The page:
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"I believe that Jesus Christ is the Messiah," says Taylor. "But I also think the biggest thing wrong with Christianity is Christians, and I probably fit into that category and can point the finger back at myself."
To some extent, Taylor is also willing to point the finger back at himself when it comes to his relationship with King's X. In 1986, after seeing the group rehearse, Taylor quickly took the power trio under his wing, climbing aboard as their manager, creative collaborator, producer, video coordinator and in-studio instrumental handyman.
"If I did anything, I gave King's X a license to be true to themselves," says Taylor. "Not only did they create a new sound, but they found a new starting point -- and this band had already been together five years when that happened."
Partly by coincidence and partly through persistence, Taylor landed King's X a user-friendly deal with Megaforce/Atlantic. The honeymoon lasted through four releases, which were met with strong critical acclaim, if unspectacular sales. About the time of 1990's Faith Hope Love and the semi-successful video for the striking single "It's Love," the members of King's X began questioning Taylor's role in the band. In 1992, Taylor and the group unceremoniously parted ways.
"It was a culmination of things, really. I was building the company [Wilde Silas MusicWorks] at the time, I had two other bands -- Galactic Cowboys and the beginnings of Atomic Opera -- and 20 people on the payroll," explains Taylor, who admits that, near the end, he wasn't giving King's X the attention they deserved. "I brought some people in to help out who didn't have the same kind of talent for cheerleading and counseling. King's X needed preferential treatment; they were the top dogs."
Taylor let King's X go without a struggle, which left him free to concentrate on the Galactic Cowboys. His situation with the Cowboys was slightly less hands-on than with King's X, due to his overwhelming business commitments, a troubled marriage and his failing health.
"Problems in my personal life were taking their toll," says Taylor. "I had financial obligations; I was very, very unhappy. At one point, my bad cholesterol was over 400. I went to my doctor for a checkup, and he told me I had severe problems."
Taylor has also experienced strange headaches over the last few decades. Extensive testing has failed to reveal their cause; hence, the brain tumor scare. "There was a fear somewhere along the line that it might be something more than headaches," Taylor says. "And I think some people put two and two together and thought that maybe I had a heart condition, a tumor, cancer or something like that."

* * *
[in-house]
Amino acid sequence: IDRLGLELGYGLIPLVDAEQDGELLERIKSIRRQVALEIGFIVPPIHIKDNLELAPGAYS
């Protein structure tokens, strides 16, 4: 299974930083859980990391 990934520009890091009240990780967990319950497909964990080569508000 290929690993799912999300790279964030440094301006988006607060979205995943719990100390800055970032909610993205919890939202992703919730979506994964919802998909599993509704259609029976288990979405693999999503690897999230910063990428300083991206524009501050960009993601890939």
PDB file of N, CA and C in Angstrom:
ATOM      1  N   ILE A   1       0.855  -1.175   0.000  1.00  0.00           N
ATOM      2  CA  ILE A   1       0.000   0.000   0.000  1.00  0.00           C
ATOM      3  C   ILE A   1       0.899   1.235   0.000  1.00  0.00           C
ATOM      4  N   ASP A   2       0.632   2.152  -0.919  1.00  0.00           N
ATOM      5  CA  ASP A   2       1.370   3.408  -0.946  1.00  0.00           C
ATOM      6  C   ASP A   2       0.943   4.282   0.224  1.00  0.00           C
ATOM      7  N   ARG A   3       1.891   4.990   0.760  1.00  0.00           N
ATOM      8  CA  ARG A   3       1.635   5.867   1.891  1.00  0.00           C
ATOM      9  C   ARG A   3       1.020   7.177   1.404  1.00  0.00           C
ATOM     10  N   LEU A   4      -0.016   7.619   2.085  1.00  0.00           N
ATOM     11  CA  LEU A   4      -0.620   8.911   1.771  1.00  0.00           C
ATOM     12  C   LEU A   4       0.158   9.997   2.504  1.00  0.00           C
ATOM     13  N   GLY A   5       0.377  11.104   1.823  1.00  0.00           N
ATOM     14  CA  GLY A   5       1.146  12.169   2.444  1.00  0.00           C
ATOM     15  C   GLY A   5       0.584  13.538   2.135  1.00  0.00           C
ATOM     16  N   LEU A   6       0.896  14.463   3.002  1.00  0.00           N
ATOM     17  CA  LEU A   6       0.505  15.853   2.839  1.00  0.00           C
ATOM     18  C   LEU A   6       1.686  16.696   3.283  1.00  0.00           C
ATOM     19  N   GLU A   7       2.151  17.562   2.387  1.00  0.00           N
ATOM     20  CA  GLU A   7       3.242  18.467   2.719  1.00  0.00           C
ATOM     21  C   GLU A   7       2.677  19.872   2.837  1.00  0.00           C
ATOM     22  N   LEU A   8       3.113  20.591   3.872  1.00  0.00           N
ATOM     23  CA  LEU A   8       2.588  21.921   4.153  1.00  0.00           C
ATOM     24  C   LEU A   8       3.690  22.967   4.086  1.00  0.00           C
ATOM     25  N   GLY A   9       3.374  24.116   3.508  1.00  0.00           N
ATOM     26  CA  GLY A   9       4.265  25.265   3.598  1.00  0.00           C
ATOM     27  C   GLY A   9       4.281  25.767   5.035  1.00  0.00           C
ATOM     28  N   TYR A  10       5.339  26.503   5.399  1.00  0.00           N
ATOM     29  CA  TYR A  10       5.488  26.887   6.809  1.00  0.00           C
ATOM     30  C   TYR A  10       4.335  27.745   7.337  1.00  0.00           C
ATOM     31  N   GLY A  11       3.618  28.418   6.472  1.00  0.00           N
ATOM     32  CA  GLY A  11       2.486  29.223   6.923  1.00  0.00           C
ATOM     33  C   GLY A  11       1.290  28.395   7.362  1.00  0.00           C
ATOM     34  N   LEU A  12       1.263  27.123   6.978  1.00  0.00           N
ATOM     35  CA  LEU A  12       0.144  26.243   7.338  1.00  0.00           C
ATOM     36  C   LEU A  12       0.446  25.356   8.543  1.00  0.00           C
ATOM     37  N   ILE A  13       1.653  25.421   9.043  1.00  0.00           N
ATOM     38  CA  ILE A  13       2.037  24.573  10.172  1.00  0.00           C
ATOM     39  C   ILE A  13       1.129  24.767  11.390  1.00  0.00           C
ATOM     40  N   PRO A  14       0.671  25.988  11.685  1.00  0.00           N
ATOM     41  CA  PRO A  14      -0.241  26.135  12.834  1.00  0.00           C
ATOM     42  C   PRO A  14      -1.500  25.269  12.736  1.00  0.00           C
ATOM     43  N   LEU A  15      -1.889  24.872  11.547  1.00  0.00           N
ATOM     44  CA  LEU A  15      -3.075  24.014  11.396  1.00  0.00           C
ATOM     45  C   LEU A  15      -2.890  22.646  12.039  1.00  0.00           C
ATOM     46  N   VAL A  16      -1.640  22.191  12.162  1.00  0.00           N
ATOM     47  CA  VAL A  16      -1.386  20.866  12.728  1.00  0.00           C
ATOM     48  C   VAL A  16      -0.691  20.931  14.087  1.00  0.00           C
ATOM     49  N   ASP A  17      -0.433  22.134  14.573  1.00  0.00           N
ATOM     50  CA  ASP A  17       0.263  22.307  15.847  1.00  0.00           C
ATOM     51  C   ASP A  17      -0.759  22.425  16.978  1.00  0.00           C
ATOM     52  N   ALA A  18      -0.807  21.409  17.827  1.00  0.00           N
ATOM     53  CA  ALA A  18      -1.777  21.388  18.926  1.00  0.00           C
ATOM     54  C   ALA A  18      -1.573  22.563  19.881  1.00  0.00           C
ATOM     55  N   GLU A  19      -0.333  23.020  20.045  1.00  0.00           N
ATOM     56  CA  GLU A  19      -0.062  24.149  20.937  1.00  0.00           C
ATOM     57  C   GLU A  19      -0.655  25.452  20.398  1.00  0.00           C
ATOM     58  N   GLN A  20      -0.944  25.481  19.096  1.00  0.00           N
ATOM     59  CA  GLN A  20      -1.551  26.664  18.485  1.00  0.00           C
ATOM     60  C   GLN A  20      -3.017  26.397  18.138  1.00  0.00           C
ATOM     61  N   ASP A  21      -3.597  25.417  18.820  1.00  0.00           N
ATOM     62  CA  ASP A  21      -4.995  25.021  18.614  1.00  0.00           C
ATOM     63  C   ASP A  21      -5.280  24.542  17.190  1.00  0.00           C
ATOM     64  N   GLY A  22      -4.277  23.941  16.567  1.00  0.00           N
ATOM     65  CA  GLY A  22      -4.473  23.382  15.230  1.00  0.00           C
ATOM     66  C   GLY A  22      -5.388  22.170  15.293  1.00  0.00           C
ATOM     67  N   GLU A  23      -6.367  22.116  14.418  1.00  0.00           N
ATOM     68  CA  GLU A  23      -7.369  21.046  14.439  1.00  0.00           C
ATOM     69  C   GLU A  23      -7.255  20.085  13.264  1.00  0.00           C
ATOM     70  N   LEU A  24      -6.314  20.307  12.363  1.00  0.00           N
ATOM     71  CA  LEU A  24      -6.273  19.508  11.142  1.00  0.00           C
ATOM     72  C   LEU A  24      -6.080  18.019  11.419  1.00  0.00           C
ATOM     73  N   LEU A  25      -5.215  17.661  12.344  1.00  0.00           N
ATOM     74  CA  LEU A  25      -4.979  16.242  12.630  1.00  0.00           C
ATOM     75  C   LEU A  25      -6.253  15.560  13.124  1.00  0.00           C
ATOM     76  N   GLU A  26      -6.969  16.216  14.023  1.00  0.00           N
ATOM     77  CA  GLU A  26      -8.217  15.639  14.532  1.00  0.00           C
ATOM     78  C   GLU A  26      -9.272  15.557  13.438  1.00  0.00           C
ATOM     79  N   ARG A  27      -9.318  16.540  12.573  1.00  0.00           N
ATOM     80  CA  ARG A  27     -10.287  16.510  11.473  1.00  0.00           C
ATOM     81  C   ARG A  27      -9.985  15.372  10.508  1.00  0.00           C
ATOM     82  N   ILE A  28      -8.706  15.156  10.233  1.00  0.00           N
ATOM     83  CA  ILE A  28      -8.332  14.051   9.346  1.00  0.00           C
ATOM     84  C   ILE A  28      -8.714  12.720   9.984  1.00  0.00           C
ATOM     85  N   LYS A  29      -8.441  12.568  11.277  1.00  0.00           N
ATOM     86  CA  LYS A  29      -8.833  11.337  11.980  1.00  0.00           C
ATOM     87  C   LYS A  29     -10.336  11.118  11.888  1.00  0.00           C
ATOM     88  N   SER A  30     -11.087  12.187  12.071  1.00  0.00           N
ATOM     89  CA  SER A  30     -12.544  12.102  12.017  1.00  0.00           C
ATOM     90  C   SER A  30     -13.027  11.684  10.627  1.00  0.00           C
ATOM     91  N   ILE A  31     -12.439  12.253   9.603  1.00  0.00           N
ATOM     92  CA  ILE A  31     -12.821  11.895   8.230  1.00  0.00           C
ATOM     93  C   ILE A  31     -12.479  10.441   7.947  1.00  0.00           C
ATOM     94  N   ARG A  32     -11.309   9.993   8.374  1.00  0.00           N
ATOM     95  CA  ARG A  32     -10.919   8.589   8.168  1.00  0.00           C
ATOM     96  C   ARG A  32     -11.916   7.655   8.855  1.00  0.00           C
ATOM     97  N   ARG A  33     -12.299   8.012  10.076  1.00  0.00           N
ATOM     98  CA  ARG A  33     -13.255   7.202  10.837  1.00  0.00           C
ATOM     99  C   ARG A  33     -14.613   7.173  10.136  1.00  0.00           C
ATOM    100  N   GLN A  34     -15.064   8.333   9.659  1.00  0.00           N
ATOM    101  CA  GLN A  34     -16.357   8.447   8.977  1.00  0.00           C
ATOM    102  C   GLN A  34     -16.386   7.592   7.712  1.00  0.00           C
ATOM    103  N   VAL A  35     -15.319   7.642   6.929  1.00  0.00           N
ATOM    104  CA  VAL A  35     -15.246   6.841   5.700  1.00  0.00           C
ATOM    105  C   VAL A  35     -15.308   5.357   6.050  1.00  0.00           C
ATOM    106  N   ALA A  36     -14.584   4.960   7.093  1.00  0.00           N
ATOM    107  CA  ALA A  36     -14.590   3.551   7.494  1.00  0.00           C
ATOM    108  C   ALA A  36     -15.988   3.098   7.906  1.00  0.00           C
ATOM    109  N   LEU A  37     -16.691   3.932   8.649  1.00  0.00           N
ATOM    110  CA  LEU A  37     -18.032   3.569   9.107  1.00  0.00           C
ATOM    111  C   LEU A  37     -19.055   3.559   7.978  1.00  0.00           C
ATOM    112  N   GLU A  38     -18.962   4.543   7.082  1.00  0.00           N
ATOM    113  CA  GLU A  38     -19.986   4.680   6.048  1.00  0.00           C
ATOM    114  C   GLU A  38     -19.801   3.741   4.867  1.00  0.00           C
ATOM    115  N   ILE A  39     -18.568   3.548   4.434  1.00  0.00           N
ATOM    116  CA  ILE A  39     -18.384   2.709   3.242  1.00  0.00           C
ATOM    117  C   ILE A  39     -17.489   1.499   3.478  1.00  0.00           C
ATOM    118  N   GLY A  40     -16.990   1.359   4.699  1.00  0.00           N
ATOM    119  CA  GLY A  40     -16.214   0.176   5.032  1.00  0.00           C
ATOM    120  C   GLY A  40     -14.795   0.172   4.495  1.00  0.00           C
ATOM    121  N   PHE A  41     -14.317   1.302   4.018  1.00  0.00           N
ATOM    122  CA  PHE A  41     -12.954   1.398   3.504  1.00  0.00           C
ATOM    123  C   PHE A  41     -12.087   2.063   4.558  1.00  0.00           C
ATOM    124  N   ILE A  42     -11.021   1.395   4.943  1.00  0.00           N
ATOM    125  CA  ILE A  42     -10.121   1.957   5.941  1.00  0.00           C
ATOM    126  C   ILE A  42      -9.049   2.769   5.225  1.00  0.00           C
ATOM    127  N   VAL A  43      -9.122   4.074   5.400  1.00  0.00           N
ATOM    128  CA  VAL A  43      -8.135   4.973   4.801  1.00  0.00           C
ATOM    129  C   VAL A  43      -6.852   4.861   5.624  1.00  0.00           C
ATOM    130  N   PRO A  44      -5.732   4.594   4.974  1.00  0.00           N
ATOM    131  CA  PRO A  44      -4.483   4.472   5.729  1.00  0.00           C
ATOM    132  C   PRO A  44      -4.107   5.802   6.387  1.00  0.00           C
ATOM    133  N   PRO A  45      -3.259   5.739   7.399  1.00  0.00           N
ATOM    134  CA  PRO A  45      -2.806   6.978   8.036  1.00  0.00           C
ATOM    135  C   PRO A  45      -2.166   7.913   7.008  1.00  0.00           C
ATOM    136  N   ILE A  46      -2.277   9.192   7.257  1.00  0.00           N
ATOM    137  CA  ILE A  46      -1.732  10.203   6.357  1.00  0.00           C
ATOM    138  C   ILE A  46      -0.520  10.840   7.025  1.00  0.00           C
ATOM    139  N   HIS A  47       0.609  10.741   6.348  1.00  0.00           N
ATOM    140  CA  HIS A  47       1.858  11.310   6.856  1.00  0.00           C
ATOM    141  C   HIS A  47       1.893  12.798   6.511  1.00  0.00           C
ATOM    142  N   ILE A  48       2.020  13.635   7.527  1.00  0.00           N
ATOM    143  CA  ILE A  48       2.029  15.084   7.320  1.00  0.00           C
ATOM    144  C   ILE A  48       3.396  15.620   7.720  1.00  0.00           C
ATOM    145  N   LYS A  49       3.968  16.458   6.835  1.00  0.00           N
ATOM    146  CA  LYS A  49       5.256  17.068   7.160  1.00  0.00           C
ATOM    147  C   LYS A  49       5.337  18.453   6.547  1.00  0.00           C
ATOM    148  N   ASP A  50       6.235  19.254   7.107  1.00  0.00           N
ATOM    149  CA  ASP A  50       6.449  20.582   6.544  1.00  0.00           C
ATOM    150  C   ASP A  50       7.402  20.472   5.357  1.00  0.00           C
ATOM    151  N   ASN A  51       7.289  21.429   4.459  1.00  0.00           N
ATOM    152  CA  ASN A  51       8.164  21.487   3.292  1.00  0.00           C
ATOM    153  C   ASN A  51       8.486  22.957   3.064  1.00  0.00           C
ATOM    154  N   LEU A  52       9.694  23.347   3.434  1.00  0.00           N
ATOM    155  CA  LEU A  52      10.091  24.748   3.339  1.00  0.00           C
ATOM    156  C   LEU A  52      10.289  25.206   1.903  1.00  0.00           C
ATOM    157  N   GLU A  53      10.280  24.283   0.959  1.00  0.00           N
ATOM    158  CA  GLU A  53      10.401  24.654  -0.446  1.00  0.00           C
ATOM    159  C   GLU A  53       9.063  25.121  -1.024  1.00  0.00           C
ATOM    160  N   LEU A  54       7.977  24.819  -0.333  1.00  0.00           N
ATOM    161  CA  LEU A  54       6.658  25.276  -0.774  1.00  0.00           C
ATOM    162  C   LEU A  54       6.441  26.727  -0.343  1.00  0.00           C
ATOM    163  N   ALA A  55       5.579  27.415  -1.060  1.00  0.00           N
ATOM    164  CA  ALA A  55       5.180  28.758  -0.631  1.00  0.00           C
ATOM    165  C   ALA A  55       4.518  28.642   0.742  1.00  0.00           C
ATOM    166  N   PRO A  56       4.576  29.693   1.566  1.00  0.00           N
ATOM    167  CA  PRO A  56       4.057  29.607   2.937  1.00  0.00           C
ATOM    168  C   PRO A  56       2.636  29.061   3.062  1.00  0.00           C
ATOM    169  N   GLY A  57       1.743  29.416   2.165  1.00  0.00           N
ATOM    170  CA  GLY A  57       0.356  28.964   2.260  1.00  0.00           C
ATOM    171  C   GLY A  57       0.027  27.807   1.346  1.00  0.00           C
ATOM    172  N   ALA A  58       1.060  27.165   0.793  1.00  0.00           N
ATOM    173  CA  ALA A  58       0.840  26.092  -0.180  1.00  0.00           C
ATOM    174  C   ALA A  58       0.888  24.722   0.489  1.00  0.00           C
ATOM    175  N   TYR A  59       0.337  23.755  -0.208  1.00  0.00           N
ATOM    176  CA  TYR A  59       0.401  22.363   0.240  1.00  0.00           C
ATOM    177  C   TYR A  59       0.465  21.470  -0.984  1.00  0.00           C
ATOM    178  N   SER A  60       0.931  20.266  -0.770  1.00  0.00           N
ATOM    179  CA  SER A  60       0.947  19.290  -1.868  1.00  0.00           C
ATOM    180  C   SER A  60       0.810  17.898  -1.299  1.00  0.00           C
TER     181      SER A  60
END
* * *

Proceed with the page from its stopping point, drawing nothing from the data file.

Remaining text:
None of Taylor's problems kept him away from his work, though. The Galactic Cowboys signed with Geffen/DGC, releasing an eclectic pair of spiritually focused, harmony-intensive releases in 1991 and 1993, both produced by Taylor. "The Cowboys got this huge deal with Geffen," says Taylor. "They would have had to become Nirvana to keep it."
As luck would have it, the Cowboys were announced to the world about the same time as Nirvana, also a DGC act; it's not hard to figure out which band came out on the bottom. Understandably frustrated with their predicament, the Cowboys split with Taylor.
"At the end of the day, you have to realize that this is their career, not yours," he reflects. "I refused to believe that's the way it was, and for ten years, I tried to change the system."
His personal and professional life in tatters, Taylor soon realized that it was time to stop beating his head against the wall over things that he couldn't control and start working on changing himself.
"I started going to some counseling to find out what motivated me," he says. "I really believed at the time that I really didn't want anything from these [bands]; I just wanted to do a good job for them. But my counselor made me realize that, hey, I was always taking a back seat; I never took credit for what I did; I was always behind the scenes."
Eventually, Taylor says, it dawned on him that his whole life revolved around the approval of others. "It was like family accepting you -- if they think you're cool, then you're okay," he says. "I realized that the very nature of an artist is to be self-centered. You can't really expect someone -- after being told how great they are -- to tell you that it doesn't affect them, or turn around and be caring individuals."
Often, though, Taylor's own aloof, self-absorbed behavior didn't help matters any. "He was always this mysterious father-type figure -- almost an unapproachable guy," says Dane Sonnier, former guitarist with the Galactic Cowboys. (Losing their with deal with Geffen after 1993's Space in Your Face, the Cowboys broke up, only to reunite months later without Sonnier.)
Taylor says he's well aware of the work required to iron out the kinks in his life. But from the sound of things, he's come a long way. At least, many around him think so -- even Sonnier. He recently reconciled with Taylor, who has produced a demo for the Sonnier Brothers Band (led by Dane and his bassist brother Len, formerly of the Taylor pet project Atomic Opera) and is shopping it to major labels.
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